He was denounced for blasphemy later, and was tried before the Sanhedrin. During his trial, he had a vision of the Father and the Son: “Behold, I see the heavens opened, and the Son of man standing on the right hand of God” (Acts 7: 56). He was condemned, taken outside the city walls and stoned to death. Among those who stoned him to death was Saul of Tarsus, later the Apostle Paul.

In the Old City of Jerusalem, the Lion’s Gate is also called Saint Stephen’s Gate, after the tradition that Saint Stephen was stoned to death there, although it probably took place at the Damascus Gate.

In the one of the earliest examples of irony in Western Europe, the Mediaeval Church designated Saint Stephen y as the patron saint of stonemasons and, for some time, he was also the patron saint of headaches.

Saint Stephen’s House, an Anglican theological college in Oxford, is at Iffley Road in the former monastery of the Cowley Fathers, where it is said Dietrich Bonhoeffer decided to return to Germany where he met with martyrdom.

Bonhoeffer’s martyrdom illustrates how the extension to the Christmas holiday provided by this saint’s day would have no meaning today without the faithful witness of Saint Stephen, the first deacon and first martyr, who links our faith in the Incarnation with our faith in the Resurrection.

The interior of Saint Stephen’s Church, Mount Street Crescent, Dublin

This day, the “Feast of Stephen,” is also mentioned in the popular carol, Good King Wenceslas. The carol was published by John Mason Neale (1818-1866) in 1853, although he may have written it some time earlier, for he included the legend of Saint Wenceslas in his Deeds of Faith in 1849.

Good King Wenceslas looked out on the Feast of Stephen,
When the snow lay round about, deep and crisp and even.
Brightly shone the moon that night, though the frost was cruel,
When a poor man came in sight, gathering winter fuel.

“Hither, page, and stand by me, if you know it, telling,
Yonder peasant, who is he? Where and what his dwelling?”
“Sire, he lives a good league hence, underneath the mountain,
Right against the forest fence, by Saint Agnes’ fountain.”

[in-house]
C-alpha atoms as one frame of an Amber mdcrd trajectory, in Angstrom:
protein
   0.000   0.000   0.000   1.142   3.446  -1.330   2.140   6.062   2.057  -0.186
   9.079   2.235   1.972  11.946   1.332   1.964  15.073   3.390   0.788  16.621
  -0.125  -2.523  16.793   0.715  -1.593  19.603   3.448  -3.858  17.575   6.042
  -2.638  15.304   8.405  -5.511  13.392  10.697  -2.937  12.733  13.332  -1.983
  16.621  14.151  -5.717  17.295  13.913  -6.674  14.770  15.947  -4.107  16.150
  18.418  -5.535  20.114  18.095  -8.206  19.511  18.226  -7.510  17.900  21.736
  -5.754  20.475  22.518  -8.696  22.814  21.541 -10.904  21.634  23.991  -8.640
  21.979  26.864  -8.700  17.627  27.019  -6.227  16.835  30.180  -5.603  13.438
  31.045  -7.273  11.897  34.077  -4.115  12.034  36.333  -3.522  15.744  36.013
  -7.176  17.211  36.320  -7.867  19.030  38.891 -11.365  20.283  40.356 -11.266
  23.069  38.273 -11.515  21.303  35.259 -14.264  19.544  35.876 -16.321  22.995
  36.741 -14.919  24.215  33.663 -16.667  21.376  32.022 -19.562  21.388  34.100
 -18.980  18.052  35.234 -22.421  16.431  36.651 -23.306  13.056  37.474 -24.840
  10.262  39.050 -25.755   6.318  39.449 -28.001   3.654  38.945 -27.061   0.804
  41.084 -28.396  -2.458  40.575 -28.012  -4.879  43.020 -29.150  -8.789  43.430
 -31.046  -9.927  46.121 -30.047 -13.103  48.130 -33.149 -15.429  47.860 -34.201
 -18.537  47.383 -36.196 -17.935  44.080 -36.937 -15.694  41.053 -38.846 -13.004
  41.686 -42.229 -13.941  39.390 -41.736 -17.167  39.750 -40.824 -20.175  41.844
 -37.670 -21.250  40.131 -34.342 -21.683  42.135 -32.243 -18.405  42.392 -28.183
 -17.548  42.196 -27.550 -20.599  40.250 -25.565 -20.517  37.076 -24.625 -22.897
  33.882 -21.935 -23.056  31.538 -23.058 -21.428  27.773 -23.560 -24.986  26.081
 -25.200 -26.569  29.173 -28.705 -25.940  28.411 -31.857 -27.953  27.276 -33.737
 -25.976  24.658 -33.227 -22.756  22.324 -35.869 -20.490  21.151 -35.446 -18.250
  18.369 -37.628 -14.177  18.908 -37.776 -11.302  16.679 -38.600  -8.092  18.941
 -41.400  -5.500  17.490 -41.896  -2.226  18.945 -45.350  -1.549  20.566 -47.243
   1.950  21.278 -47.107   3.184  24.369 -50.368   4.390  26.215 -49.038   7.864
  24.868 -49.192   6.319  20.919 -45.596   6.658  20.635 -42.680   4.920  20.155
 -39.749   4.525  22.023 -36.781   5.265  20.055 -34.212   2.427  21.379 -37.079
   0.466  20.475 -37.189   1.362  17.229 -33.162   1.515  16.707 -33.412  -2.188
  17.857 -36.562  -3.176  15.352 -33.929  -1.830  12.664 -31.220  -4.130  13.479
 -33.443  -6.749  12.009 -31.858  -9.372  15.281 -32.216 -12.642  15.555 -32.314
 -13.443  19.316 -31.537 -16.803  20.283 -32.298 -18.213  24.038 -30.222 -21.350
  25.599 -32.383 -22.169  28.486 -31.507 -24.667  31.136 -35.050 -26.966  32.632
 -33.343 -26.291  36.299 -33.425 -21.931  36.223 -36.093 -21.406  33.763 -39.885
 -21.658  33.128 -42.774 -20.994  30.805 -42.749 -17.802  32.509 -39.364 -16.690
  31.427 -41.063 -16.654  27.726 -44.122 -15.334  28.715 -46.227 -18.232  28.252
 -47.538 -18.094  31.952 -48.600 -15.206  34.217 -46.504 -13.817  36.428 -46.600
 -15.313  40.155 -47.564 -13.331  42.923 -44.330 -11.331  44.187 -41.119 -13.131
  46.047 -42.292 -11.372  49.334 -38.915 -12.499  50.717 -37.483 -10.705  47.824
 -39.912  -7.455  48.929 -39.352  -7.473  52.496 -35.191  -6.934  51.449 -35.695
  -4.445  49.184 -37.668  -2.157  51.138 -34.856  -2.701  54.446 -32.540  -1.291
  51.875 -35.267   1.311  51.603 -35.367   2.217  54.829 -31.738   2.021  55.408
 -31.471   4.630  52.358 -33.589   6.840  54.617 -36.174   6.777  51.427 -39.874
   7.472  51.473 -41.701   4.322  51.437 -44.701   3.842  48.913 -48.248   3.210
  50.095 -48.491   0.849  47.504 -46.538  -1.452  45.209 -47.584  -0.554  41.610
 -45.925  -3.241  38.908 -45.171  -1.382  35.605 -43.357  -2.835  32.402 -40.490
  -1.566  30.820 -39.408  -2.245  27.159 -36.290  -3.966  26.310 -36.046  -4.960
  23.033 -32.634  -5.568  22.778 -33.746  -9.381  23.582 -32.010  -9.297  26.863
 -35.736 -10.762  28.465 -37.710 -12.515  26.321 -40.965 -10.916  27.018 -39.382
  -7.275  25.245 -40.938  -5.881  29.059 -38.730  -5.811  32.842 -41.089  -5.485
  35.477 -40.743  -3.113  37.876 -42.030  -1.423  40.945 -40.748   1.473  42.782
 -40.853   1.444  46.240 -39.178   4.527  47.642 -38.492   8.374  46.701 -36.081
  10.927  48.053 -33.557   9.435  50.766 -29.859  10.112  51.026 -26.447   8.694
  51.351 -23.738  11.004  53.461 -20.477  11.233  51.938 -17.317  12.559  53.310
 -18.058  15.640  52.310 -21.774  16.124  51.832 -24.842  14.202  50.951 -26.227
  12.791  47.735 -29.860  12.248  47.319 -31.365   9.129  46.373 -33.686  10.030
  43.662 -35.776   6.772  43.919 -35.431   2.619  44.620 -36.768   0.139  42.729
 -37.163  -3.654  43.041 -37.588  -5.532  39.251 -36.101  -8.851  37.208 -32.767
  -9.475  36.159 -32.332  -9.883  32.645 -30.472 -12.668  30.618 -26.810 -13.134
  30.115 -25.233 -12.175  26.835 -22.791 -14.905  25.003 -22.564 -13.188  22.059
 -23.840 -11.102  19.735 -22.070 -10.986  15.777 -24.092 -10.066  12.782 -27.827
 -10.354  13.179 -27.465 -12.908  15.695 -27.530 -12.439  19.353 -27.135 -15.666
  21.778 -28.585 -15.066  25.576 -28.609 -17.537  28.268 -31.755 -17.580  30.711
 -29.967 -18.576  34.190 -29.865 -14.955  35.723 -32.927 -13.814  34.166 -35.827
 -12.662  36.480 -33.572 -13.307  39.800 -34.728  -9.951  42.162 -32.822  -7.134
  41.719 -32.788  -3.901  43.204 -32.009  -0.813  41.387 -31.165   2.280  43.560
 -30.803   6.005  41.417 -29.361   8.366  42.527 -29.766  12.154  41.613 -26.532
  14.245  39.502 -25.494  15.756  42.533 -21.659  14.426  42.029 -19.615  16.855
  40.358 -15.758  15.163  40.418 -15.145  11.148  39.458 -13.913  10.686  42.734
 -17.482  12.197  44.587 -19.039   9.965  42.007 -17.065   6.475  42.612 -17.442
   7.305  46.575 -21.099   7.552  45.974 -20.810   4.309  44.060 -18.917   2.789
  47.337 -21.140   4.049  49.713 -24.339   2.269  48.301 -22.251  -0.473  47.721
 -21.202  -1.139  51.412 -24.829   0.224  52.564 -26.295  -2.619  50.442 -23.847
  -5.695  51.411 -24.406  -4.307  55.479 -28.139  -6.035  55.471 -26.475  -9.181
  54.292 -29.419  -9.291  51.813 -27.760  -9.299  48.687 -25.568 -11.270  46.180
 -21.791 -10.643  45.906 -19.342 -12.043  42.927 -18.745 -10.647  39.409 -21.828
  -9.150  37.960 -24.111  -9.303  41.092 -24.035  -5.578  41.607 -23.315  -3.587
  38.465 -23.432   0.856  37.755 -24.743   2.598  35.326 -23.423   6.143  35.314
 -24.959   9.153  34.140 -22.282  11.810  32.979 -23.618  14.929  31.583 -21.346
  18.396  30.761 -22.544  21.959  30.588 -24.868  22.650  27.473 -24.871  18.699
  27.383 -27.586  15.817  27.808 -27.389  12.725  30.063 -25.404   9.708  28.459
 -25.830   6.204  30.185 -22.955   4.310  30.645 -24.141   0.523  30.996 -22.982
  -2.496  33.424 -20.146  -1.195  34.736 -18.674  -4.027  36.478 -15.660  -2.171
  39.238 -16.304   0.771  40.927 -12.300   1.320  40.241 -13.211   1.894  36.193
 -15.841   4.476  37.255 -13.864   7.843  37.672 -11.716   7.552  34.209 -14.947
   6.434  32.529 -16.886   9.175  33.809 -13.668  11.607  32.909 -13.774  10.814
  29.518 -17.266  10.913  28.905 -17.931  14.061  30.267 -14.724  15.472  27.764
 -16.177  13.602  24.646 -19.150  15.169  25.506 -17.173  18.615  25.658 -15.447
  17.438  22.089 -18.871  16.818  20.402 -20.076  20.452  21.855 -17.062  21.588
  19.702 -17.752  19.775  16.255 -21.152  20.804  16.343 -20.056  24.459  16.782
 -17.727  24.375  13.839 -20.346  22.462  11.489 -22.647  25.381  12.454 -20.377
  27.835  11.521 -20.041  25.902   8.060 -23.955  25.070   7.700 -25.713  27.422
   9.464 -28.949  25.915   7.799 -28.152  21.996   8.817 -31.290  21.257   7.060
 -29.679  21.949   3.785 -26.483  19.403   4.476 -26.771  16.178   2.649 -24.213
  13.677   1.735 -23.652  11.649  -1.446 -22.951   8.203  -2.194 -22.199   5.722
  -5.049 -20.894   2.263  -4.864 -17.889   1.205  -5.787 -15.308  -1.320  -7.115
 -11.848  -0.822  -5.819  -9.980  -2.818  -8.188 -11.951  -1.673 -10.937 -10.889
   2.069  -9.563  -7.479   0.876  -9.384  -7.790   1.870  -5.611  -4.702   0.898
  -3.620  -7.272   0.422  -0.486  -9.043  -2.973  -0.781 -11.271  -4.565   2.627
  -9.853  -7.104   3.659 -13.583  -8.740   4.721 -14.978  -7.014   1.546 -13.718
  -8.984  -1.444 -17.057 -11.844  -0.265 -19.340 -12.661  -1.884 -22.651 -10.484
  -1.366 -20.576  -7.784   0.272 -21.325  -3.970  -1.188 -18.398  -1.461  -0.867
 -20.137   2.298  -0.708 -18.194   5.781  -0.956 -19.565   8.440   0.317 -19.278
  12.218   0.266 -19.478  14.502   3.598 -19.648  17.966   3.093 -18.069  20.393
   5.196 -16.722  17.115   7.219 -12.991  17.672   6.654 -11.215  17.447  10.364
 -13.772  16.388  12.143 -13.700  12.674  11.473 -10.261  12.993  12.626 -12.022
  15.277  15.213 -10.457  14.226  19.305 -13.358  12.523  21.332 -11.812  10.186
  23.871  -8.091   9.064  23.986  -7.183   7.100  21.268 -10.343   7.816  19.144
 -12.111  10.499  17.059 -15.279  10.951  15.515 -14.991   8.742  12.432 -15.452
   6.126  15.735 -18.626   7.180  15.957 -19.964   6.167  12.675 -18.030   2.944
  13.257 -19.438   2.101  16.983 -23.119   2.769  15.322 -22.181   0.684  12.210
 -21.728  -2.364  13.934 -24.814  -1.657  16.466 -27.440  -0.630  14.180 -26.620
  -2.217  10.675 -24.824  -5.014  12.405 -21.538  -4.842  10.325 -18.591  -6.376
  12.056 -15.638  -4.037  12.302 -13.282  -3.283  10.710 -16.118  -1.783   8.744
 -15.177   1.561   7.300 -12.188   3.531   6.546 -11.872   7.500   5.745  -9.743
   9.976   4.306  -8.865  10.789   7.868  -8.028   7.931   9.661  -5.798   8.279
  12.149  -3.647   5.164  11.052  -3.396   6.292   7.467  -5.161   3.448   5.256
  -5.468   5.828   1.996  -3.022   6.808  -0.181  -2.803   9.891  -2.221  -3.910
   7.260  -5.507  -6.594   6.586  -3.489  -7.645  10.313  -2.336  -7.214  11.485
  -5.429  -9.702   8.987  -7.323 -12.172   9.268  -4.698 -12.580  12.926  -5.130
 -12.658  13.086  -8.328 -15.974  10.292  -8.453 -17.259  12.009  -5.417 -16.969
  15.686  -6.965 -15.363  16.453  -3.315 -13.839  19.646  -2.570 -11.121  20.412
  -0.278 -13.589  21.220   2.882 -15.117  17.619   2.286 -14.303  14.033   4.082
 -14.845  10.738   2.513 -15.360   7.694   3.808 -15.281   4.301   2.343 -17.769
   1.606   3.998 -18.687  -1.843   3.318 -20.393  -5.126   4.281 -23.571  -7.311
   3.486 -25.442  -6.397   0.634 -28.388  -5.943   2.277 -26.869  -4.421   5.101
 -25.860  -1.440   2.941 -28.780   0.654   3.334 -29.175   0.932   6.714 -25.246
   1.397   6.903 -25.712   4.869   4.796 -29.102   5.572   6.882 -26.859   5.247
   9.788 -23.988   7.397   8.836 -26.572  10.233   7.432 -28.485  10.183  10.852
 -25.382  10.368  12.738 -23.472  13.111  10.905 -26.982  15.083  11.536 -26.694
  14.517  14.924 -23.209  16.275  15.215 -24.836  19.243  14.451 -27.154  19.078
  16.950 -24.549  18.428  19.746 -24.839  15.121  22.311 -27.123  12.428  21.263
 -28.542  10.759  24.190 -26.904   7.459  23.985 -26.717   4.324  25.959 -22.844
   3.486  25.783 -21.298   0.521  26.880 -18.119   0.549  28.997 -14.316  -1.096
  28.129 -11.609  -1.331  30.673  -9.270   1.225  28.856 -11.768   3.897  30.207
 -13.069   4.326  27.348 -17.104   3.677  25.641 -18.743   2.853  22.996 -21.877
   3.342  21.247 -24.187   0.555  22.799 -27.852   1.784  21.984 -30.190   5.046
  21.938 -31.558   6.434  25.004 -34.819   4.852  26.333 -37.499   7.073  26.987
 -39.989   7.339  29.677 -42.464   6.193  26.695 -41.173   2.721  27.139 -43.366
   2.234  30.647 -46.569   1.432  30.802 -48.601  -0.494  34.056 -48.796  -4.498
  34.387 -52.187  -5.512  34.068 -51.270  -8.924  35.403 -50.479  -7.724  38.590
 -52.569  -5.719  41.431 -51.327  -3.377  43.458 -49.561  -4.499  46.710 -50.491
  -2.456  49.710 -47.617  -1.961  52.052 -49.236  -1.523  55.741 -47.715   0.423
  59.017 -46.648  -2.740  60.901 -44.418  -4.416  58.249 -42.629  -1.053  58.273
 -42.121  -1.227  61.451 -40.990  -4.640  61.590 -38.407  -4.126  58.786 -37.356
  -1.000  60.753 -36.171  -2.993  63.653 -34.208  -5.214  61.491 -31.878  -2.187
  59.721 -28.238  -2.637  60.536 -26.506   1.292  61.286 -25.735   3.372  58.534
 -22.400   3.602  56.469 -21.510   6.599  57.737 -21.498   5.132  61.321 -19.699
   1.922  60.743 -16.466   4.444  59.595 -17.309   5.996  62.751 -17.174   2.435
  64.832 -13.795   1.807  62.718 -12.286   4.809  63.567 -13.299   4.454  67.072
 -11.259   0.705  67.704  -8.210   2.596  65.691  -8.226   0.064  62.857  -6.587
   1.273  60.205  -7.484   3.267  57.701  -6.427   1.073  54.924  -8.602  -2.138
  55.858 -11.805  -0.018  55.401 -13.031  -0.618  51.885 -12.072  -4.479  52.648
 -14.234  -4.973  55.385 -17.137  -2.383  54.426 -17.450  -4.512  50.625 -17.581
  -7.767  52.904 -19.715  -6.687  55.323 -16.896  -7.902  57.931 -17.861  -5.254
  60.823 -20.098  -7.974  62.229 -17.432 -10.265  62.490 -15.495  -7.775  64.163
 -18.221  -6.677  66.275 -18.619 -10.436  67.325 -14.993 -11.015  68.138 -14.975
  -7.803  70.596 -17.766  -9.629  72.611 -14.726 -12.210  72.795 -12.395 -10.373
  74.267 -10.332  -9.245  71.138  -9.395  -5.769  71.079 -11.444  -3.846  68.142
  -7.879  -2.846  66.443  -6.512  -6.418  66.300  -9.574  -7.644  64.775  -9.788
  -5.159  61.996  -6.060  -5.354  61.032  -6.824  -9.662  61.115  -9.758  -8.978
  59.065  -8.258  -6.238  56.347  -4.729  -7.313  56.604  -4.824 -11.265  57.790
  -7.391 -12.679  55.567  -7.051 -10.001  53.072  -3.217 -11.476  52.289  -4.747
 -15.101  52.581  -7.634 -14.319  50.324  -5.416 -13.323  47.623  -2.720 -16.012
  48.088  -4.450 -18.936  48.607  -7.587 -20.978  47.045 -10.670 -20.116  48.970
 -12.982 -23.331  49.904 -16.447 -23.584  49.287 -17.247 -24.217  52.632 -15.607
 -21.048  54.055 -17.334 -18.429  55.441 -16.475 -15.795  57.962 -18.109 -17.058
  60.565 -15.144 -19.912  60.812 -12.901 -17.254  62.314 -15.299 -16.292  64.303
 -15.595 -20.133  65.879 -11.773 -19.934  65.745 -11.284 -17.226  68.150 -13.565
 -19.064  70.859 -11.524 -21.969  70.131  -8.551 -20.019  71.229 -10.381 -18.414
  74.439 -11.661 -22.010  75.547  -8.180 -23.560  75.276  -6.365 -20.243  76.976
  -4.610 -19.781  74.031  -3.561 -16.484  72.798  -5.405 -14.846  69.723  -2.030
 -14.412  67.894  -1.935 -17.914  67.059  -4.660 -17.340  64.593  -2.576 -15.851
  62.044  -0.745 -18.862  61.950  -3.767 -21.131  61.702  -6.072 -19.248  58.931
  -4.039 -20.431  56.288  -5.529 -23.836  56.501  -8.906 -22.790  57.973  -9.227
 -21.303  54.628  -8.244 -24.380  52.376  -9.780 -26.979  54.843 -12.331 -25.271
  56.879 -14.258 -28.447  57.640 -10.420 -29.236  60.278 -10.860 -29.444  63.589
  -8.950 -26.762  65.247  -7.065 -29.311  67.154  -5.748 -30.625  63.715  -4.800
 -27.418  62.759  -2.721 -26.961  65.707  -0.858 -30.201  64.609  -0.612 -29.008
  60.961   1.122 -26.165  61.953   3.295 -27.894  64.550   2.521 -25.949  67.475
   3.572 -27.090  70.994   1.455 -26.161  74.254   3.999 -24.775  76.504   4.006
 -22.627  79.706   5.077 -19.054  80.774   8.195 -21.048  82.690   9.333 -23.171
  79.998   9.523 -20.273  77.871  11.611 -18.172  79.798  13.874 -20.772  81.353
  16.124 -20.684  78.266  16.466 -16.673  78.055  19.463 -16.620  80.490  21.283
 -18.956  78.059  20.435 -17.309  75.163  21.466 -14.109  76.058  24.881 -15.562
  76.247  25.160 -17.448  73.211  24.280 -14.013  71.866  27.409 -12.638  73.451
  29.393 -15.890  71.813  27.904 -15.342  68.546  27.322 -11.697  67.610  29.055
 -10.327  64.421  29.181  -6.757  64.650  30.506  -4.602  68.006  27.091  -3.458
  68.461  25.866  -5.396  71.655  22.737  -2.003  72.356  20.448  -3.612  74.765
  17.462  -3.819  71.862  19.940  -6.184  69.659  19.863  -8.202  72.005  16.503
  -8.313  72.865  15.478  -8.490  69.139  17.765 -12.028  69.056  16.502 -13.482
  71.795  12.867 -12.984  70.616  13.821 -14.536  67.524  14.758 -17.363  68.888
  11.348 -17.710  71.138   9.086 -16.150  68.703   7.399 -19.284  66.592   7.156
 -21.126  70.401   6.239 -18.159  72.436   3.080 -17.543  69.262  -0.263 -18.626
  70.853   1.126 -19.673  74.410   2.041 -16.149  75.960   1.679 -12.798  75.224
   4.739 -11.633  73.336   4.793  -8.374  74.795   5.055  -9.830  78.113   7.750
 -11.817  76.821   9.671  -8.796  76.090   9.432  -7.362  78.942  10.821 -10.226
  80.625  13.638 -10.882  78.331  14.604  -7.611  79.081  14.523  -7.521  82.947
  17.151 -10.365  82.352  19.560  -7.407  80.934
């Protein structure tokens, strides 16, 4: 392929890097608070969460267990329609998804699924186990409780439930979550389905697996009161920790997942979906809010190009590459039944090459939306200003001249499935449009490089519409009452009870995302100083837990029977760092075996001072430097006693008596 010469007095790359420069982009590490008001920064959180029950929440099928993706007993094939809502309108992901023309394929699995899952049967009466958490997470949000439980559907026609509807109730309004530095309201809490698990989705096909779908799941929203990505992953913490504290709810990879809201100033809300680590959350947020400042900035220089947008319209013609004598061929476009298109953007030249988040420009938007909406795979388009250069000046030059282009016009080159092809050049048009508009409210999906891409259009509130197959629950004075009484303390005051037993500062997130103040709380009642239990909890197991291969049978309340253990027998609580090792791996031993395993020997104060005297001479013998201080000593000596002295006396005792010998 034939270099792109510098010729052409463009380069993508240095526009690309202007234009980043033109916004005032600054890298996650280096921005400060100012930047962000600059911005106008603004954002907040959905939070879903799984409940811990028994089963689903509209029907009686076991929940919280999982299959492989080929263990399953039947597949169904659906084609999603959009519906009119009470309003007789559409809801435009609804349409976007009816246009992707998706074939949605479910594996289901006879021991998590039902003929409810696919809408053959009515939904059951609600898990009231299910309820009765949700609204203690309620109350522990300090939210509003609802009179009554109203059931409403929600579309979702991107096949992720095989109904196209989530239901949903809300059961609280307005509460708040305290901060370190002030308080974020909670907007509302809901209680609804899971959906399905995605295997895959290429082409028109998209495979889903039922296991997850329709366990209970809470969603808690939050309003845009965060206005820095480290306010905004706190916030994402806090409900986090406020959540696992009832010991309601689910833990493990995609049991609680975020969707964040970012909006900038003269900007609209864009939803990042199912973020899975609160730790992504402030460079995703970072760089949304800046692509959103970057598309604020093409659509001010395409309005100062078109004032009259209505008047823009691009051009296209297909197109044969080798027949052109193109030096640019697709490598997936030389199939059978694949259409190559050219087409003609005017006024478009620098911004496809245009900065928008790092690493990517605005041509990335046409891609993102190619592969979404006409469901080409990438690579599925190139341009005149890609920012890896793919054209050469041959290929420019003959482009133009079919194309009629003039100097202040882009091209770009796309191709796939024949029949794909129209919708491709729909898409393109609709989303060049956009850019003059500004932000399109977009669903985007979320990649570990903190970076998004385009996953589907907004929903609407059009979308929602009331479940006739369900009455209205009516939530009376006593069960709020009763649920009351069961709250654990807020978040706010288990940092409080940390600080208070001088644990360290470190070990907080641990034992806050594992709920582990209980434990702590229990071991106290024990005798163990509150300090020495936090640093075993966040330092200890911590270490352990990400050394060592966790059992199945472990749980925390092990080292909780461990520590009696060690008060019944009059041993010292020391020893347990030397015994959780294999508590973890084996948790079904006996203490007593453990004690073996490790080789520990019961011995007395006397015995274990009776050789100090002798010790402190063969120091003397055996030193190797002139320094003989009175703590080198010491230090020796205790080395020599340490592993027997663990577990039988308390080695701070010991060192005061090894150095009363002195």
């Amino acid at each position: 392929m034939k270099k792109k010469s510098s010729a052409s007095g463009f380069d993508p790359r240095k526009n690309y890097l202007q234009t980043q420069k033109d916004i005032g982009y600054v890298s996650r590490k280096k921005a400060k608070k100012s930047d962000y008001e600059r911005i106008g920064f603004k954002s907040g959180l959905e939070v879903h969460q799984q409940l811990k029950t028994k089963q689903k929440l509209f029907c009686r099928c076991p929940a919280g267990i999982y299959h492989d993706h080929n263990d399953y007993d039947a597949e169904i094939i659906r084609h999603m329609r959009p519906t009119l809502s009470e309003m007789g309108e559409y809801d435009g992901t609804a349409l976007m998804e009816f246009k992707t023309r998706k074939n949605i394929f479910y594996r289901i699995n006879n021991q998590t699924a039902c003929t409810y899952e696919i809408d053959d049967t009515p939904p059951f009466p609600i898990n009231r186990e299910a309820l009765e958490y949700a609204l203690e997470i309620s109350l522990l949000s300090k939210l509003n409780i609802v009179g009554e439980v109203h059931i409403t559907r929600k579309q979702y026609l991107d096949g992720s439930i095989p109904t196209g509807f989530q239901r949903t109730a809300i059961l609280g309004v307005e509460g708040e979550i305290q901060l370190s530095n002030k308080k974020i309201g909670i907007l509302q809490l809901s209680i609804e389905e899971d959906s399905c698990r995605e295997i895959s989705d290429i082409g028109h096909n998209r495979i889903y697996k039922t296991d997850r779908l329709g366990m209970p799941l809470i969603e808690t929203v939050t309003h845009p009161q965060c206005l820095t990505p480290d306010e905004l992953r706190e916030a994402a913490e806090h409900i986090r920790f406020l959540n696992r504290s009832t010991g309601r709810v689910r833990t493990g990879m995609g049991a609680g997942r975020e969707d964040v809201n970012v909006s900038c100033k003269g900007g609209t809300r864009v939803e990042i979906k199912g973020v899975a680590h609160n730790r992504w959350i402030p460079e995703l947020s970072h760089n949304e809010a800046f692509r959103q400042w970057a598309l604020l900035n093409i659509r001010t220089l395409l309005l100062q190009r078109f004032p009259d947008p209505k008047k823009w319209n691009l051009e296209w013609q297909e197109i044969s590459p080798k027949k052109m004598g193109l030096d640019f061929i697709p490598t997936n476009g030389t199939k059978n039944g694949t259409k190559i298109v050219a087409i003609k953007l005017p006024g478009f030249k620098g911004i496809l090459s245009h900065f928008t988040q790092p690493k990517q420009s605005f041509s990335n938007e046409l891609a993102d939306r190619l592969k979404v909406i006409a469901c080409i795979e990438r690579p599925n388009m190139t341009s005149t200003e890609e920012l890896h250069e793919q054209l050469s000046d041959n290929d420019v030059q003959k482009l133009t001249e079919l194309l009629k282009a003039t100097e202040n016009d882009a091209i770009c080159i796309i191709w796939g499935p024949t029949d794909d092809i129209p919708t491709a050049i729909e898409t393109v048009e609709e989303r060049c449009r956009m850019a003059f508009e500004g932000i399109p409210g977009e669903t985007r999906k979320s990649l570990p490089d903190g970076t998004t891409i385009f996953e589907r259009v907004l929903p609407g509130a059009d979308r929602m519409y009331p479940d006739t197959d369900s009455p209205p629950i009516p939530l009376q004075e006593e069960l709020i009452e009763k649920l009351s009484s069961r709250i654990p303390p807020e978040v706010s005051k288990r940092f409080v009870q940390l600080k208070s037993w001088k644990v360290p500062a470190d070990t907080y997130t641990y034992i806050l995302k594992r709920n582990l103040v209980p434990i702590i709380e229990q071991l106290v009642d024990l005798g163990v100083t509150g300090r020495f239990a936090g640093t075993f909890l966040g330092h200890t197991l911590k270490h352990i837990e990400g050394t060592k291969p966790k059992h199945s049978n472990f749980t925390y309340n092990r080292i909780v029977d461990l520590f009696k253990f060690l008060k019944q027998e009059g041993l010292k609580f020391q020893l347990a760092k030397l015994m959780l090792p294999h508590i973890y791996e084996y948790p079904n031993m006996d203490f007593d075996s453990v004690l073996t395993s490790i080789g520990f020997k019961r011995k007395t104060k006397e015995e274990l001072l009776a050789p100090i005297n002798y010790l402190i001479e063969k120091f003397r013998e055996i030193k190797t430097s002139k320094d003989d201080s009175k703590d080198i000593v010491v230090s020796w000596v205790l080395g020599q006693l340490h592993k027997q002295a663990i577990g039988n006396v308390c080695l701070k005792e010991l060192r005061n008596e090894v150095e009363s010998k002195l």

“Bring me food and bring me wine, bring me pine logs hither,
You and I will see him dine, when we bear them thither.”
Page and monarch, forth they went, forth they went together,
Through the cold wind’s wild lament and the bitter weather.

“Sire, the night is darker now, and the wind blows stronger,
Fails my heart, I know not how; I can go no longer.”
“Mark my footsteps, my good page, tread now in them boldly,
You shall find the winter’s rage freeze your blood less coldly.”

In his master’s steps he trod, where the snow lay dinted;
Heat was in the very sod which the saint had printed.
Therefore, Christian men, be sure, wealth or rank possessing,
You who now will bless the poor shall yourselves find blessing.


Although it is included in neither the Irish Church Hymnal nor the New English Hymnal, this carol reains its popularity, and I imagine it is going to sung in many places today.

Wenceslas was a 10th century Duke of Bohemia who was known for his saintly caring works for the poor. He became the patron saint of Bohemia (now part of the Czech Republic) and his feast day is on 28 September.

In the calendars of the Western Church, Saint Stephen is commemorated today [26 December], while in the calendars of the Eastern Orthodox Church, his feast day is celebrated tomorrow [27 December].

Collect:

Gracious Father,
who gave the first martyr Stephen
grace to pray for those who stoned him:
Grant that in all our sufferings for the truth
we may learn to love even our enemies
and to seek forgiveness for those who desire our hurt,
looking up to heaven to him who was crucified for us,
Jesus Christ, our Mediator and Advocate,
who is alive and reigns with you and the Holy Spirit,
one God, now and for ever.

Readings:

II Chronicles 24: 20-22; Psalm 119: 161-168; Acts 7: 51-60; Matthew 10: 17-22.

Post Communion Prayer:

Merciful Lord,
we thank you for these signs of your mercy,
we praise you for feeding us at your table
and giving us joy in honouring Stephen,
first martyr of the new Israel;
through Jesus Christ our Lord.

Tomorrow (27 December): Saint John the Evangelist.

Canon Patrick Comerford is lecturer in Anglicanism and Liturgy, the Church of Ireland Theological Institute, and a canon of Christ Church Cathedral, Dublin.